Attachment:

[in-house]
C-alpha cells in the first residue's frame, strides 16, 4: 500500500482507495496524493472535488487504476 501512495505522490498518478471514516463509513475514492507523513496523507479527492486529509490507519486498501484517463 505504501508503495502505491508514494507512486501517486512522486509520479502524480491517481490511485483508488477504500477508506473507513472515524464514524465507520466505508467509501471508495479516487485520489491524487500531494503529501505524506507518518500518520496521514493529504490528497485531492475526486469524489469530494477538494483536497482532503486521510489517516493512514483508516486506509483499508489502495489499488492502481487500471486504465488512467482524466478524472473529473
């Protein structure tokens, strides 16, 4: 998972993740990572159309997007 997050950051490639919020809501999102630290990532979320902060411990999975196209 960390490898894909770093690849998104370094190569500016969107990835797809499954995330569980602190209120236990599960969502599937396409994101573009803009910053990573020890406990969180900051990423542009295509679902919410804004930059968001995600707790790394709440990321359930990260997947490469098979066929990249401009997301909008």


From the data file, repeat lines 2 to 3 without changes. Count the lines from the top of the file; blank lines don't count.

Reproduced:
C-alpha cells in the first residue's frame, strides 16, 4: 500500500482507495496524493472535488487504476 501512495505522490498518478471514516463509513475514492507523513496523507479527492486529509490507519486498501484517463 505504501508503495502505491508514494507512486501517486512522486509520479502524480491517481490511485483508488477504500477508506473507513472515524464514524465507520466505508467509501471508495479516487485520489491524487500531494503529501505524506507518518500518520496521514493529504490528497485531492475526486469524489469530494477538494483536497482532503486521510489517516493512514483508516486506509483499508489502495489499488492502481487500471486504465488512467482524466478524472473529473
């Protein structure tokens, strides 16, 4: 998972993740990572159309997007 997050950051490639919020809501999102630290990532979320902060411990999975196209 960390490898894909770093690849998104370094190569500016969107990835797809499954995330569980602190209120236990599960969502599937396409994101573009803009910053990573020890406990969180900051990423542009295509679902919410804004930059968001995600707790790394709440990321359930990260997947490469098979066929990249401009997301909008």